Milnacipran is FDA approved only for fibromyalgia depression.
Pregaballin is a medication developed to treat nervous system pain.
(Your doctor may also prescribe amitriptyline or Prozac to help promote sleep.)
Complementary and Alternative Therapies
Many people with fibromyalgia also report varying degrees of success with complementary and alternative therapies, including massage, exercise therapies, chiropractic treatments, acupuncture, and various herbs and dietary supplements for different fibromyalgia symptoms.
Obviously, we believe we have the best natural protocol with our Bio-Fibrin to dissolve the scar tissue and fibrin caused pain, Chronic Inflammation Relief and Monolaurin if there are any co-infections. There are others that can provide the exercises, etc.
Will Fibromyalgia Get Better With Time?
Fibromyalgia is a chronic condition, meaning it lasts a long time—possibly a lifetime. However, it may be comforting to know that fibromyalgia is not a progressive disease. It is never fatal, and it will not cause damage to the joints, muscles, or internal organs and some people do improve over time. (With our protocol, it gets better even quicker!)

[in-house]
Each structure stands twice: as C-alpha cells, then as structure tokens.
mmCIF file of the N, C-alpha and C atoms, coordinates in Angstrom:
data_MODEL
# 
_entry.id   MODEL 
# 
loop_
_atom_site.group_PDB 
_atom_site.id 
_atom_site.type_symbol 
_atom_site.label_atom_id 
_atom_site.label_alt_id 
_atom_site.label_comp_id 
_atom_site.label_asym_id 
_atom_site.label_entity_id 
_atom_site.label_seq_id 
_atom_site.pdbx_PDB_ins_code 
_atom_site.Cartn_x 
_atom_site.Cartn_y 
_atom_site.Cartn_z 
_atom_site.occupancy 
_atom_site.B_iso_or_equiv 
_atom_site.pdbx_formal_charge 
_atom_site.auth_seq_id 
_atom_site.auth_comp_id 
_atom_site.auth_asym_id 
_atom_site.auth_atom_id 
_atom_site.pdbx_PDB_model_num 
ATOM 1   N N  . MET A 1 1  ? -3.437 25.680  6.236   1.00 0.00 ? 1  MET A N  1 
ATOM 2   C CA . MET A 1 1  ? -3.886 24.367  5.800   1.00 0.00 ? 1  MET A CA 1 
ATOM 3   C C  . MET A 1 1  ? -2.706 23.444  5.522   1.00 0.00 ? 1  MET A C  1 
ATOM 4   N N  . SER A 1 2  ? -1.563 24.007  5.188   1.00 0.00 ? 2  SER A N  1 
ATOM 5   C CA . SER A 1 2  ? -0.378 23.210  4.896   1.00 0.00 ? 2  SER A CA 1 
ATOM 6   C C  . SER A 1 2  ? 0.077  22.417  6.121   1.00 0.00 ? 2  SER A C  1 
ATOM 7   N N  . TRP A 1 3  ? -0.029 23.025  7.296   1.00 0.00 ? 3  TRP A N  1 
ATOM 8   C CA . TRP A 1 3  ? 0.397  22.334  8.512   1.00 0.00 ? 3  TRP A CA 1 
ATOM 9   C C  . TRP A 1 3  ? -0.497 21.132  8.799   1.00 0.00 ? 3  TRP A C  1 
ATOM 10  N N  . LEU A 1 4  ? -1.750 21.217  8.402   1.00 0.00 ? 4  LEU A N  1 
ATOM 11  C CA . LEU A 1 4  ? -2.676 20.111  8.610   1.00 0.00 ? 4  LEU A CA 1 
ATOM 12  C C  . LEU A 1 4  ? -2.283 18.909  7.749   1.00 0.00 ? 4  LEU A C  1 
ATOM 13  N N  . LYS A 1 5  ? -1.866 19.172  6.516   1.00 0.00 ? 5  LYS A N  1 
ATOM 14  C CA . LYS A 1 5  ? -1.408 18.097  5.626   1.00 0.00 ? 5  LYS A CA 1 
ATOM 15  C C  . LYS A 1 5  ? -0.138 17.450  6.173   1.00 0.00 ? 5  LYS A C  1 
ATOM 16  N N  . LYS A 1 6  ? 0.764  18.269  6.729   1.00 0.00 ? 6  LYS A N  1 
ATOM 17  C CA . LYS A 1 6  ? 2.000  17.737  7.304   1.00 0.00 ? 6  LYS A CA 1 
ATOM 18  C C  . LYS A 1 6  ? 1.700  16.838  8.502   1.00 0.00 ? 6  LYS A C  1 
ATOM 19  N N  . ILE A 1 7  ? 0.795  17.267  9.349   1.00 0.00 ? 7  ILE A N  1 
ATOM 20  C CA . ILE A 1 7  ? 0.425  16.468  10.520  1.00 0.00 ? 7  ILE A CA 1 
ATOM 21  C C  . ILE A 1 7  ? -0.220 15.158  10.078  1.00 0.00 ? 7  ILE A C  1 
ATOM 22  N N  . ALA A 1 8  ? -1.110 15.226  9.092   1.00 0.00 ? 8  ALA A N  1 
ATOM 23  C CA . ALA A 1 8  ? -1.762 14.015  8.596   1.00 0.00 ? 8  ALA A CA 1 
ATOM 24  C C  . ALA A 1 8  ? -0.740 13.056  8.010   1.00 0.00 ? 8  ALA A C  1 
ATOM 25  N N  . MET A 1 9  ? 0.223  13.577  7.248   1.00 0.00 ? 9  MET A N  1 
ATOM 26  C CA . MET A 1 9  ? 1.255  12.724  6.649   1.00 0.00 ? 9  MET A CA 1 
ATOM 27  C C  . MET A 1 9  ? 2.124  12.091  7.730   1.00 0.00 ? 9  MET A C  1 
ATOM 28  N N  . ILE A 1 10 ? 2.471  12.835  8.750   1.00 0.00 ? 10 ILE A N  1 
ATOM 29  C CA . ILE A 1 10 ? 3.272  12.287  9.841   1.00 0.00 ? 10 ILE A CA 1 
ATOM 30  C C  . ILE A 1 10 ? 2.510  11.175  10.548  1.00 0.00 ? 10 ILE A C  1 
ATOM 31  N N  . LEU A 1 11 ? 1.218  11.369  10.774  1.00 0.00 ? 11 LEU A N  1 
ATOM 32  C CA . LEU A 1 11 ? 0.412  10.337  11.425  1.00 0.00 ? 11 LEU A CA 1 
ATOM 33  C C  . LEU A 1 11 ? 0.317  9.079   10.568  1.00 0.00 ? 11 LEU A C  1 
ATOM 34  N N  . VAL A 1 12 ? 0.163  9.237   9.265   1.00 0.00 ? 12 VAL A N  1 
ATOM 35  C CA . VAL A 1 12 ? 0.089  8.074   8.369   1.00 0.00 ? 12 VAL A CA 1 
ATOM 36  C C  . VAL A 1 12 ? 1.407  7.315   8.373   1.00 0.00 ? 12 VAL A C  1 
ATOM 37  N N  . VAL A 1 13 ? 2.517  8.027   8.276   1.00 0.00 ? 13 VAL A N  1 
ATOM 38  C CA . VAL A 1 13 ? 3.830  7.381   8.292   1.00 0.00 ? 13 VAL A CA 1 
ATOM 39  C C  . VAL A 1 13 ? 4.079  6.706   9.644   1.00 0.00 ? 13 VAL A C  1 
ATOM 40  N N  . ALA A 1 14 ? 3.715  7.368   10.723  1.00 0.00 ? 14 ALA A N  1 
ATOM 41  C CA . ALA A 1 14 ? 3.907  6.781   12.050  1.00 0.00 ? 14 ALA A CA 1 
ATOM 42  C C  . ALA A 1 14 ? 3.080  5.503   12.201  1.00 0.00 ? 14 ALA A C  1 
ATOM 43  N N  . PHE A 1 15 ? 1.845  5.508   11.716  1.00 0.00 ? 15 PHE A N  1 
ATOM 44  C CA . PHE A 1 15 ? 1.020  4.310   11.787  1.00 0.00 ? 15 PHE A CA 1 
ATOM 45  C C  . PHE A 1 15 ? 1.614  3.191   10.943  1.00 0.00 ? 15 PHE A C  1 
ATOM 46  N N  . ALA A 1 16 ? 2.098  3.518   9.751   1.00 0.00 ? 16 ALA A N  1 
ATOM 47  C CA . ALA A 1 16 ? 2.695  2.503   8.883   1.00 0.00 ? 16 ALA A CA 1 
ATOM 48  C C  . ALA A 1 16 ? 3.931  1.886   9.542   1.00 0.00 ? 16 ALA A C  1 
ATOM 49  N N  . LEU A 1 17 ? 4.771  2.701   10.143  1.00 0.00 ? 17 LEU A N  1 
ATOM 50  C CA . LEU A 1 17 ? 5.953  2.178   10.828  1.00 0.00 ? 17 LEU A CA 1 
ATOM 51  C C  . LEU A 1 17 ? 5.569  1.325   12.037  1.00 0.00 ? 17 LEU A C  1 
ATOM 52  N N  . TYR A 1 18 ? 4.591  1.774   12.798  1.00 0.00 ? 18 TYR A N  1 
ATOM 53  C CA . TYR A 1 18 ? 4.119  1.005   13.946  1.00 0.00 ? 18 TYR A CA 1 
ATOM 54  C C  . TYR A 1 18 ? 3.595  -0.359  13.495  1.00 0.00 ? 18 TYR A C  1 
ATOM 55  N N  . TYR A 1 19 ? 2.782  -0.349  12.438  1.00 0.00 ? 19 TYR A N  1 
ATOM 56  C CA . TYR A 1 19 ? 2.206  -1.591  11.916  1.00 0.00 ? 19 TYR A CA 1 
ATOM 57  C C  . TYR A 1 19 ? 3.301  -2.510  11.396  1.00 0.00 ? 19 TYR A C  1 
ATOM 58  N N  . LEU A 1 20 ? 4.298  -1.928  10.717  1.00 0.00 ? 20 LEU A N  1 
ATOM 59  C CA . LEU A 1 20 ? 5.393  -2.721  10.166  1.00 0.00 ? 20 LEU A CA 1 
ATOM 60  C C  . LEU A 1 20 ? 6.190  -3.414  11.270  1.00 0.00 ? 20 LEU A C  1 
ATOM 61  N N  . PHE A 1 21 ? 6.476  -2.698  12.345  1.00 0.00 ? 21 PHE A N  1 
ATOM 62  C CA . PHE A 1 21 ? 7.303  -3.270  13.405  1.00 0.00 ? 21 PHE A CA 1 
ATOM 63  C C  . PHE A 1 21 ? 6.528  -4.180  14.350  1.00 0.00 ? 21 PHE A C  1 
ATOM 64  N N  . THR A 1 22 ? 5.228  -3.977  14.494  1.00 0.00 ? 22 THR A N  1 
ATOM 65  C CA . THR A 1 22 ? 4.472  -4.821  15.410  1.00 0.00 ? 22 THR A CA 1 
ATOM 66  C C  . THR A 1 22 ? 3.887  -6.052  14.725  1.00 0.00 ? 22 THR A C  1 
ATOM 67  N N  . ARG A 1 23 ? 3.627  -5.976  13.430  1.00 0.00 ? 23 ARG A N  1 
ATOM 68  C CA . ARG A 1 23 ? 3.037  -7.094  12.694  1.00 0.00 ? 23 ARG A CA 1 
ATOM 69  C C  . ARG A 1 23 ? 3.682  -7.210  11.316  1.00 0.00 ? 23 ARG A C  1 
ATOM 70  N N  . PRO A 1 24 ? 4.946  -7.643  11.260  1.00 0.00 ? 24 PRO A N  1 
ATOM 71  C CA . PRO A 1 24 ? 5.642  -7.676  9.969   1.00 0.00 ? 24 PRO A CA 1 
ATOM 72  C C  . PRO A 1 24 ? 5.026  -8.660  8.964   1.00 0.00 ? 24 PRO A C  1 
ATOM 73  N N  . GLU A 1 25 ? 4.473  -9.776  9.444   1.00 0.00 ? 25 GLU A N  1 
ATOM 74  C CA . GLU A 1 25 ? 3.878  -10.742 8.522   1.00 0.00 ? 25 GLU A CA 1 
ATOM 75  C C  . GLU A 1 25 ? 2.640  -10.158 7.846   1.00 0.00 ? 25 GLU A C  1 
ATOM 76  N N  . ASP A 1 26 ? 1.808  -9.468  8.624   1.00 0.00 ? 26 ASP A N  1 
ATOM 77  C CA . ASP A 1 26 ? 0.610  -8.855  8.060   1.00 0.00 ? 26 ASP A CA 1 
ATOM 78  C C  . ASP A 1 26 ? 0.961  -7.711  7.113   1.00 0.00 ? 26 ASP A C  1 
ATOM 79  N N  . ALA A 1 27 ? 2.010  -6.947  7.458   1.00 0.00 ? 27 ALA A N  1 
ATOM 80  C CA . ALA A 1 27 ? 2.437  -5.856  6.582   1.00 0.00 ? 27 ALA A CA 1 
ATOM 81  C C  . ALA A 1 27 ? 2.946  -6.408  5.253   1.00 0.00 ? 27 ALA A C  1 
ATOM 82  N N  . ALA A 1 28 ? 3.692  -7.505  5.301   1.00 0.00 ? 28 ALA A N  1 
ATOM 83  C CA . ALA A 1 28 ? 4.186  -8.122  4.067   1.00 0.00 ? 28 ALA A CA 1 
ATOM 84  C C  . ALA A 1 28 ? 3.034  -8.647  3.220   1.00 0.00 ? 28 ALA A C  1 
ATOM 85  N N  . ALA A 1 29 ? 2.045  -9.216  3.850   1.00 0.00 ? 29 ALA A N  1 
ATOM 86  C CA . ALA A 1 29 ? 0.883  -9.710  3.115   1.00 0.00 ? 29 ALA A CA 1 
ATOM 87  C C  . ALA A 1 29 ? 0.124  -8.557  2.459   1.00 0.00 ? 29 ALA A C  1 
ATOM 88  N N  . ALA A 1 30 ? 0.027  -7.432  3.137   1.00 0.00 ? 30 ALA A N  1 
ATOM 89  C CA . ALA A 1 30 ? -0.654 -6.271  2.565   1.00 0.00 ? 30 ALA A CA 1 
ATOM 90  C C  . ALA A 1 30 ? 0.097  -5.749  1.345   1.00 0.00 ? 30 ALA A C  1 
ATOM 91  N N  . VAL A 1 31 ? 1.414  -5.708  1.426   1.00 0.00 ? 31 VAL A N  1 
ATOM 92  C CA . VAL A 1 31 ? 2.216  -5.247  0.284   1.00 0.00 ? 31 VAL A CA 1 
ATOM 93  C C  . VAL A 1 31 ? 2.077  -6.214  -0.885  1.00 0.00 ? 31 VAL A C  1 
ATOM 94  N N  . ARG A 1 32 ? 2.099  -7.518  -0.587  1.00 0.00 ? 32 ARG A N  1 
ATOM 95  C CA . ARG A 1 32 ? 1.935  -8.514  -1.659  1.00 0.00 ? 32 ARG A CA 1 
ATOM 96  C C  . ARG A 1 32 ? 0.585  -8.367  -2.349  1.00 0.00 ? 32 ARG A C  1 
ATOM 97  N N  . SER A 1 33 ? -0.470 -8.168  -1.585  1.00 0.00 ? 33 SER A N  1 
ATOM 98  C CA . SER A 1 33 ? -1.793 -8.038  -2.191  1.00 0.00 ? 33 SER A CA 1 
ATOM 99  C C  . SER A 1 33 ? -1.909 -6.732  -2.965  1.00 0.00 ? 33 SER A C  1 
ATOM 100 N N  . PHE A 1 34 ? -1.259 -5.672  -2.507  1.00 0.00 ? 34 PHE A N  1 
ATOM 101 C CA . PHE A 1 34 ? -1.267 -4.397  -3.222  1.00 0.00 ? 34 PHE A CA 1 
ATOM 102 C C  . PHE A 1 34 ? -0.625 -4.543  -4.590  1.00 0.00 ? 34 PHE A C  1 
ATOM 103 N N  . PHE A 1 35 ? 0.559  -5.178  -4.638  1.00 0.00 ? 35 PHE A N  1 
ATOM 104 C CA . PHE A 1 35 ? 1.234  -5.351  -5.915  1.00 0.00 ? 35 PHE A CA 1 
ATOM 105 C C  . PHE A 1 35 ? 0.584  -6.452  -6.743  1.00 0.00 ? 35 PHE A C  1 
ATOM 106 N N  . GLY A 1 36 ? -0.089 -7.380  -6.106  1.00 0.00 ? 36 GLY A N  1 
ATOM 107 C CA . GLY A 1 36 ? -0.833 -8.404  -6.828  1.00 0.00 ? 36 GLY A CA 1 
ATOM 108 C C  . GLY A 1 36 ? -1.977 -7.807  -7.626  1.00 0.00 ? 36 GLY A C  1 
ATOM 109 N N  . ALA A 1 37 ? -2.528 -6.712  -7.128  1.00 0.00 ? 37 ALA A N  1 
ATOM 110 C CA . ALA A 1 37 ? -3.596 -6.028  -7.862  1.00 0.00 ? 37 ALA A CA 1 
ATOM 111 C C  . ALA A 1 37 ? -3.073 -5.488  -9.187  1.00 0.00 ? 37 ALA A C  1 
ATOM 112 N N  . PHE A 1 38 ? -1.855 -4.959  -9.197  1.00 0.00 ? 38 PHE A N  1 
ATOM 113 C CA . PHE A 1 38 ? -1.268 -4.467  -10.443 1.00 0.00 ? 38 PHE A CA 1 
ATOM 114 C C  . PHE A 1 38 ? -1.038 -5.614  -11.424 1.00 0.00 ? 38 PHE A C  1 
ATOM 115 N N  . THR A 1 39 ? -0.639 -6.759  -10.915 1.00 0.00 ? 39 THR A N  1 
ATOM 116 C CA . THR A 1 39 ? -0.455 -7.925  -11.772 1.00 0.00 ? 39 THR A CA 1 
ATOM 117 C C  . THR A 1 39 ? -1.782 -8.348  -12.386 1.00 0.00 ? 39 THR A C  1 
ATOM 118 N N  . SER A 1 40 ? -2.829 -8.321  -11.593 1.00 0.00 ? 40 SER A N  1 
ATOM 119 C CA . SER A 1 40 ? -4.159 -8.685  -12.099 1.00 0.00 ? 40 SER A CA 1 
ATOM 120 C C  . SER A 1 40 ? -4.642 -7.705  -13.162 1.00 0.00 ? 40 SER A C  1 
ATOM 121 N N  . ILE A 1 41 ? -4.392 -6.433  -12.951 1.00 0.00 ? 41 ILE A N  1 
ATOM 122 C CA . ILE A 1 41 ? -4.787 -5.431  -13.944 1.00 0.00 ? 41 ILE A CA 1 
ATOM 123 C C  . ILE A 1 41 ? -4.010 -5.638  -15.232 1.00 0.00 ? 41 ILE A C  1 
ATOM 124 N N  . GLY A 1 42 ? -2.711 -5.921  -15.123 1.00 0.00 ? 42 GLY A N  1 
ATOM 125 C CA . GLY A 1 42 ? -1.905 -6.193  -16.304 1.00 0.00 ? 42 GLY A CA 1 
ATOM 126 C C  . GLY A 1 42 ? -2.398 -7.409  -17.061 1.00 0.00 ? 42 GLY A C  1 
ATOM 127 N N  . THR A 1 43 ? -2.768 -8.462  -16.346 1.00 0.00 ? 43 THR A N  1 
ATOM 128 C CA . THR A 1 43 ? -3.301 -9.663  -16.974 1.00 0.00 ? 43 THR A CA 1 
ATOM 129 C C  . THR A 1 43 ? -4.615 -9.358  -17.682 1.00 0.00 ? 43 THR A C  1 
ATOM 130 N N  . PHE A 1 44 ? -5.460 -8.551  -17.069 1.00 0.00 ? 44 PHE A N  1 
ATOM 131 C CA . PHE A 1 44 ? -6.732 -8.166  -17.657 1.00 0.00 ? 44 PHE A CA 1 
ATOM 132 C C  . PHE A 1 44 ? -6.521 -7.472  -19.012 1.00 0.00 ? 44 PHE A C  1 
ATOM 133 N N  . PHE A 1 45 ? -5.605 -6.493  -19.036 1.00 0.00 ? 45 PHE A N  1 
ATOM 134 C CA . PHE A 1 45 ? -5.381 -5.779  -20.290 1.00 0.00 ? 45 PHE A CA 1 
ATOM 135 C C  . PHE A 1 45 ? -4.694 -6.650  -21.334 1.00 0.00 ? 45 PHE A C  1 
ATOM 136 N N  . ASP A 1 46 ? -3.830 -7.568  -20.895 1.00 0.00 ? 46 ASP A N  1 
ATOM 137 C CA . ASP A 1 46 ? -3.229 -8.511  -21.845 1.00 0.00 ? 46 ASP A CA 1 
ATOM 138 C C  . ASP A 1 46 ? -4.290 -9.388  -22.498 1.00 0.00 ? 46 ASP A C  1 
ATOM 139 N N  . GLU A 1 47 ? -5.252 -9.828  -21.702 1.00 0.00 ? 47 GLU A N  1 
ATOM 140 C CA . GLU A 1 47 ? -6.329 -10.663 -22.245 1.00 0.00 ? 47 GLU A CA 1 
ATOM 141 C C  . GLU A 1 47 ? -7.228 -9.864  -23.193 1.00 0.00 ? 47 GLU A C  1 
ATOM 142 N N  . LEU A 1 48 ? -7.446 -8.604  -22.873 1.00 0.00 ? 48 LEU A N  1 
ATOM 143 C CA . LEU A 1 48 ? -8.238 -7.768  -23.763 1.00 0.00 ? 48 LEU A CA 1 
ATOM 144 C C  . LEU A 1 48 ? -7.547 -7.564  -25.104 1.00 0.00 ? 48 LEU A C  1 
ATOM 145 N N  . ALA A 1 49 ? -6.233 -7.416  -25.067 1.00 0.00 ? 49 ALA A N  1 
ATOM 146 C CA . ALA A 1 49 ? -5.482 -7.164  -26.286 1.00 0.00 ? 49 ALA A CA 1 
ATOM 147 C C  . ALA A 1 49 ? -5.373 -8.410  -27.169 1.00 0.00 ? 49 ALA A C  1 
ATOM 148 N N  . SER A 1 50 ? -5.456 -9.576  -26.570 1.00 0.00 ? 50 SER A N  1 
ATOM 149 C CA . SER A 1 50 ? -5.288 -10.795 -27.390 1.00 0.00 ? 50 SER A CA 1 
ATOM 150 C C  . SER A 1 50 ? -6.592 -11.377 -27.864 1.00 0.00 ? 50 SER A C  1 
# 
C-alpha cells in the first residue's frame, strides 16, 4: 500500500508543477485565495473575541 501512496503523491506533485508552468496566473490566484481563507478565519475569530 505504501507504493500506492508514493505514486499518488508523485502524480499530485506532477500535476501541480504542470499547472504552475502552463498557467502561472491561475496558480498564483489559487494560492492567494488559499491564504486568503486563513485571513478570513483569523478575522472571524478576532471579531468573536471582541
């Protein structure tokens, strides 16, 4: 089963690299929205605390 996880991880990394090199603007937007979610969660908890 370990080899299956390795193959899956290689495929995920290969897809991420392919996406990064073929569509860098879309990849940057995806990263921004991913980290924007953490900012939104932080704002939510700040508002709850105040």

How Do I Explain Fibromyalgia to my Family and Friends?
There is simply no single theory that explains the cause of fibromyalgia. Neither do we know all the things that can cause fibromyalgia to flare up.
Whatever the cause, the unending pain, tender points, and insomnia or sleep problems will increase the fatigue and depression you feel. This, in turn, leads to increased anxiety, reduced activity, and greater pain. Disordered sleep, even lack of REM sleep, can reduce your energy levels. If it continues over time, it can lead to a decrease in the body’s ability to repair damaged tissues.